If it's only for part of the network, you may limit your traffic to the unaffected part. Extend that part by switches and/or APs if you have to, especially if your router is ISP commissioned or forced upon you otherwise.

So much for general advice. :wink:

Not so long ago, I had a topic where a Netgear disagreed with distributing a local (private address) DNS server, so it could well be your router falls into some misbehaving category - though it's still unclear how it disagrees in your case.

Answering yubiuser's question will advance the discussion to find out about it.

In the router configuration, the DNS is set under Advanced|Setup|Internet Setup. I don't see any wording anywhere that distinguishes between "WAN upstream DNS" and "local DNS". I didn't know that a router might make such a distinction. I've been through every page in the router configuration; this is the only place to set it. And it does require something (I tried not setting it).

DHCP is disabled on the router. I'm looking on the Pi-hole DHCP page to see if there is someplace to configure what DNS is given to DHCP clients. I don't see anything, but I think that makes sense, it already knows it is 192.168.0.8, I assume it gives that out, and there is never any reason to change this.

Just tried this: went to a W7 laptop, renewed the DHCP address. Verified DHCP and DNS are both 192.168.0.8 (the Pi-Hole). Good news! No, the ads are there, but today I qualify on some free shipping on silver coins!

On the Pi-hole, upstream DNS is Google (ECS) and Cloudfare.

I think this is the WAN side.

It advertises it's own IP as DNS server. In your case 192.168.0.8.

That's good. This configuration does not cause a DNS loop which might have explained your experienced issues.

For your clients it looks like this for DNS requests: Client -> Pihole -> Cloudflare
For your router's own DNS requests it is: Router -> Pihole -> Cloudflare

To dig further, please generate a debug token by pihole -d or via Web interface Tools/Generate Debug log.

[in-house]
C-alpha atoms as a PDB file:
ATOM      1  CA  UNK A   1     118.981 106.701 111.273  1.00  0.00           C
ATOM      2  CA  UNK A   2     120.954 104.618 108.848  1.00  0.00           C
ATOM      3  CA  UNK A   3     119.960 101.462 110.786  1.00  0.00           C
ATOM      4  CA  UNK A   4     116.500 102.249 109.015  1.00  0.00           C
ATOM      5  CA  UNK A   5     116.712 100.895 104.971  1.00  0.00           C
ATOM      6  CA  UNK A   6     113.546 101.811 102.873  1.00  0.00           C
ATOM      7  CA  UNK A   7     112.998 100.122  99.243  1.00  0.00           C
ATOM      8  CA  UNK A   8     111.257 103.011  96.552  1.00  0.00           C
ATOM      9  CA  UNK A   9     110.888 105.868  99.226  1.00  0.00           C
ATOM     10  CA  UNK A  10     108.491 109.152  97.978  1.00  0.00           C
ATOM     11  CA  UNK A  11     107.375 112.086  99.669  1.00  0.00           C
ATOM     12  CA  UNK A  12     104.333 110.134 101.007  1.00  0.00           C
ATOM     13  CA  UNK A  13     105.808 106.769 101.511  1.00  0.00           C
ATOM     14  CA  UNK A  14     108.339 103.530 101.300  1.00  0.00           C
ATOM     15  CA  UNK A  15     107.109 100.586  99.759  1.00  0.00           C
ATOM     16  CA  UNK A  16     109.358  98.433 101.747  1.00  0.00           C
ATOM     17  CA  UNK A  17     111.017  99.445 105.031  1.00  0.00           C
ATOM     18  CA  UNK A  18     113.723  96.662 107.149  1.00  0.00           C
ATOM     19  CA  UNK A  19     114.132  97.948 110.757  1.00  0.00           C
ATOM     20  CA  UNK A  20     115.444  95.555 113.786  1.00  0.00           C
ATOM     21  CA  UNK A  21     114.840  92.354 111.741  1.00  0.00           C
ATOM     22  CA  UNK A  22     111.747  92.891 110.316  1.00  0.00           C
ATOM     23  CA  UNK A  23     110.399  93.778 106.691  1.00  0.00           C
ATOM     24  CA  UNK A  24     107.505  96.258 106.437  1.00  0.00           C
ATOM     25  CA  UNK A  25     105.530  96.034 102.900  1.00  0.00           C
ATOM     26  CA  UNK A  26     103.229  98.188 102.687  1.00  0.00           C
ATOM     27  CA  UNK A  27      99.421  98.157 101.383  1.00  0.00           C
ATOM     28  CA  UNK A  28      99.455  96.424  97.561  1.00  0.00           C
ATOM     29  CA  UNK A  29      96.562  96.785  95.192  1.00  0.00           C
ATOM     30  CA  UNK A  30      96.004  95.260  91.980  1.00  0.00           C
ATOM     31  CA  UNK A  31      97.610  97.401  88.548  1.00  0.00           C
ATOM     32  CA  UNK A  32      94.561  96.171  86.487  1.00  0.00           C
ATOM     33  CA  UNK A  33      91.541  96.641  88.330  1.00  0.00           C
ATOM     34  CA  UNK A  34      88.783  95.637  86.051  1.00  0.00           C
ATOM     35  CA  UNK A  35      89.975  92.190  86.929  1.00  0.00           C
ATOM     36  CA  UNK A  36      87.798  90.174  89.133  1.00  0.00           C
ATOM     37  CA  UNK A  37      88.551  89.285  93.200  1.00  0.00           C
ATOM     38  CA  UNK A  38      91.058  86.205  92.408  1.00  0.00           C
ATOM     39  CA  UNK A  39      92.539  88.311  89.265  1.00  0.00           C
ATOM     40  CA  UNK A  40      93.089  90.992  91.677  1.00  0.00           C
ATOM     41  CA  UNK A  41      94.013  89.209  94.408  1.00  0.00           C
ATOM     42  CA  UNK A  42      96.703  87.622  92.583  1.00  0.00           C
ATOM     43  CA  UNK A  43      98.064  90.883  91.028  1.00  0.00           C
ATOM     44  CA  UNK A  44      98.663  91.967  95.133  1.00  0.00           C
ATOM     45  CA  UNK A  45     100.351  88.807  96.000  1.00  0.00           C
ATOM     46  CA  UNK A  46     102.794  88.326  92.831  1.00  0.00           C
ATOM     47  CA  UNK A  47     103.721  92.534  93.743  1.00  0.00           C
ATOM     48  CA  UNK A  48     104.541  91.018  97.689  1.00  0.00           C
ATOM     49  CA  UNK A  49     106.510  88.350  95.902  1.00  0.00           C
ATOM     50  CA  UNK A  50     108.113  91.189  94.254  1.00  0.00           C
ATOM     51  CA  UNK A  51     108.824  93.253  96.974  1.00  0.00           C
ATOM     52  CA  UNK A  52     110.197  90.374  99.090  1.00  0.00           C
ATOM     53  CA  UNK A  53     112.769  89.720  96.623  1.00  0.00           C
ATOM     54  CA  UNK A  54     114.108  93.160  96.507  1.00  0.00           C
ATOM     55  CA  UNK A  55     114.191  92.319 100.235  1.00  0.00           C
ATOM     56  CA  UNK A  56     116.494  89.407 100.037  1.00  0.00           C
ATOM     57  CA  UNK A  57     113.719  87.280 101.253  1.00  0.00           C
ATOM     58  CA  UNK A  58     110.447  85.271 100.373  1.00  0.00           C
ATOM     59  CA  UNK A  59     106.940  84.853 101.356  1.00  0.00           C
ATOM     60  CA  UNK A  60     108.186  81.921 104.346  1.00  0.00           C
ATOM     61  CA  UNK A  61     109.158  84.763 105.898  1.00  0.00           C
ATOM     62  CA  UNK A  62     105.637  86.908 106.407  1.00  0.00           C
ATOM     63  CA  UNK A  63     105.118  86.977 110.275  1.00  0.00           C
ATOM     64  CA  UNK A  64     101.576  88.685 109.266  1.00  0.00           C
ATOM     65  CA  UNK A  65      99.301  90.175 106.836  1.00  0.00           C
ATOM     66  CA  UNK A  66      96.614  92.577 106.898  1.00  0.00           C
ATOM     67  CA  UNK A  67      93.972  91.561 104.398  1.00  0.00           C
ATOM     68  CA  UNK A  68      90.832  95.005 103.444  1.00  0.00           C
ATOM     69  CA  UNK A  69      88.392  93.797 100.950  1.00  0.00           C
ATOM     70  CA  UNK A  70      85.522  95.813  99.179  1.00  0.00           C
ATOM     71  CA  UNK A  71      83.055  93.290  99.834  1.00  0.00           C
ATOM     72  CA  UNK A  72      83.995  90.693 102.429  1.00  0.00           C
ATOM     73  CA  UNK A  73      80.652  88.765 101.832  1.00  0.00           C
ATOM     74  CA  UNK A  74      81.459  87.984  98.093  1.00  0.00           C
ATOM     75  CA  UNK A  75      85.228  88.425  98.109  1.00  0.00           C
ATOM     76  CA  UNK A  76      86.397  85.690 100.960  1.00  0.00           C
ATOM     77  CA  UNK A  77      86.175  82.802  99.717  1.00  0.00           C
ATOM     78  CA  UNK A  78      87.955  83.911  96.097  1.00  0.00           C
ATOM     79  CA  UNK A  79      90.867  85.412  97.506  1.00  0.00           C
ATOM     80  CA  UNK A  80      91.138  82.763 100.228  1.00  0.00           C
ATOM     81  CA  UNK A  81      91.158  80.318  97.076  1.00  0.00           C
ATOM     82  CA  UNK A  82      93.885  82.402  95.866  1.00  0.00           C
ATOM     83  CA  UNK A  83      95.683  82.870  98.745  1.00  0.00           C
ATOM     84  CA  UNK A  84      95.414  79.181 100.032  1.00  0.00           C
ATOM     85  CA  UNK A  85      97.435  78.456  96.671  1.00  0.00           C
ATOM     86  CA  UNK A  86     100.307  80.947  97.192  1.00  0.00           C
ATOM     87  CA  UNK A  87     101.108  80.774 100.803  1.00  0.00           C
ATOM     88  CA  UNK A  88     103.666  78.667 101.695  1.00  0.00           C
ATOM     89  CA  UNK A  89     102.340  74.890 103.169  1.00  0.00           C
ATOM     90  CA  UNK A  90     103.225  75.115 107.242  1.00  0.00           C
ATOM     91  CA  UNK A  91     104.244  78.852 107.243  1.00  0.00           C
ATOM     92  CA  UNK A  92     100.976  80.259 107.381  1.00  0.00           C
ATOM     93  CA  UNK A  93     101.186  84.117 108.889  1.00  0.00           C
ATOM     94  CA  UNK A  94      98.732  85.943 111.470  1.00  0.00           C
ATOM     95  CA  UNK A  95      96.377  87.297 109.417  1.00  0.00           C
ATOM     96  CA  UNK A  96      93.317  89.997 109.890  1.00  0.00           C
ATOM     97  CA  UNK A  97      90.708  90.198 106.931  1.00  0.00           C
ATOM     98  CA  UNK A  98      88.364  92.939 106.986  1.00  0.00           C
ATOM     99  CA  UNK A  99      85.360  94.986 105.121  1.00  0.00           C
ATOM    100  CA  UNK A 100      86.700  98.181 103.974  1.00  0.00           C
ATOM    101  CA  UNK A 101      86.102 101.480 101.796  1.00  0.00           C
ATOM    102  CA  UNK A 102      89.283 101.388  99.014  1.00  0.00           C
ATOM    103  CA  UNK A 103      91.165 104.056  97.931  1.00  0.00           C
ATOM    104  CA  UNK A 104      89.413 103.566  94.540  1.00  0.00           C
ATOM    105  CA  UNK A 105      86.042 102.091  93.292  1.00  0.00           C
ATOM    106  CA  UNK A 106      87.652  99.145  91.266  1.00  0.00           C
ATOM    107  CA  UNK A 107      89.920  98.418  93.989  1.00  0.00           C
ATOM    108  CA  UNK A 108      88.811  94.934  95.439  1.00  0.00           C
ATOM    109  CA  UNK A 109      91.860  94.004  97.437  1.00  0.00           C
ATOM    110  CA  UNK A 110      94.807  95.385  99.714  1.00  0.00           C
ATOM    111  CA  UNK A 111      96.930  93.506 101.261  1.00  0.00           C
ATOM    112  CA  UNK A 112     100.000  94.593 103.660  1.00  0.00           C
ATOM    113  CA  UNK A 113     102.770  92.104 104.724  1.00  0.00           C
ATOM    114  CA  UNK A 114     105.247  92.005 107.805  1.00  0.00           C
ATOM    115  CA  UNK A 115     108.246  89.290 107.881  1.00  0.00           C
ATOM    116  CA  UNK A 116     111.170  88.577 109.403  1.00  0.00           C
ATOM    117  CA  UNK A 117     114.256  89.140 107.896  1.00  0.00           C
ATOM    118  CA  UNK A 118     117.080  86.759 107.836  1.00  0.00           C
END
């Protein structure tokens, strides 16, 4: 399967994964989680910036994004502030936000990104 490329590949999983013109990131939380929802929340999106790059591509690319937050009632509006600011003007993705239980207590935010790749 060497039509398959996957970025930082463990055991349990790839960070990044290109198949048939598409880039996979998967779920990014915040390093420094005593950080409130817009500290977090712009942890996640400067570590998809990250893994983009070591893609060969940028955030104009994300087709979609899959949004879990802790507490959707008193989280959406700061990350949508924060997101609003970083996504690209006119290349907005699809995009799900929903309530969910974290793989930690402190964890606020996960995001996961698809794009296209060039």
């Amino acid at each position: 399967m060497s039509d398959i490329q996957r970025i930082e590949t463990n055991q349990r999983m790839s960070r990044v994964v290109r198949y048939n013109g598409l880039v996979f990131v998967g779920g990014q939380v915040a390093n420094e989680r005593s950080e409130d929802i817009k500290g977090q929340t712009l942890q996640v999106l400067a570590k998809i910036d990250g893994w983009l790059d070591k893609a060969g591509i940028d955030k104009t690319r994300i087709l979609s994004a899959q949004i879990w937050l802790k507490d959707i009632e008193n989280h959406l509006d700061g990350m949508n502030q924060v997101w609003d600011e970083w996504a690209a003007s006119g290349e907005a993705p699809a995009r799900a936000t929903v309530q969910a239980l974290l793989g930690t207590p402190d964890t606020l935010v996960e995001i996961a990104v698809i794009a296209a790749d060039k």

A DNS loop may still partially be closed if jrf had enabled Conditional Forwarding.

The concurrent DNS queries reached message may hint at that.

Good point.

I generated that for my original post, let me know if you need a new one.

Is this relevant?

No, it isn't.

To elaborate on this:
Blocking port 53 (exempting Pi-hole!) is not a bad choice in itself.
Blocking the DNS port in your router will prevent clients from successfully bypassing Pi-hole and resolve hostnames through some public server.
It won't stop such clients from trying to bypass Pi-hole in the first place. They will still do so, even if that port is disabled. Depending on how your clients react to receiving no DNS answers, they may appear to slow down or stutter considerably (for repeating those unsuccessful queries), or they may concur after a few attempts to use the designated DNS server for the network, Pi-hole.

But it doesn't at all address your issue of losing DNS resolution the moment you configure Pi-hole as DNS in your router.

I had a look at your debug log initially (looks normal), but the debug log won't provide many leads to router configuration issues. And Conditional Forwarding wasn't enabled for the token you posted.
Did you enable it since, or play with it at some time?

Do those max concurrent DNS queries still happen? Can you trace this down to a ceratin client?

Have not changed anything since creating the log. I don't remember ever messing with this setting.

AFAIK, this only appears in the log when I change the DNS IP in the router to point at the Pi-hole. I believe it's the router.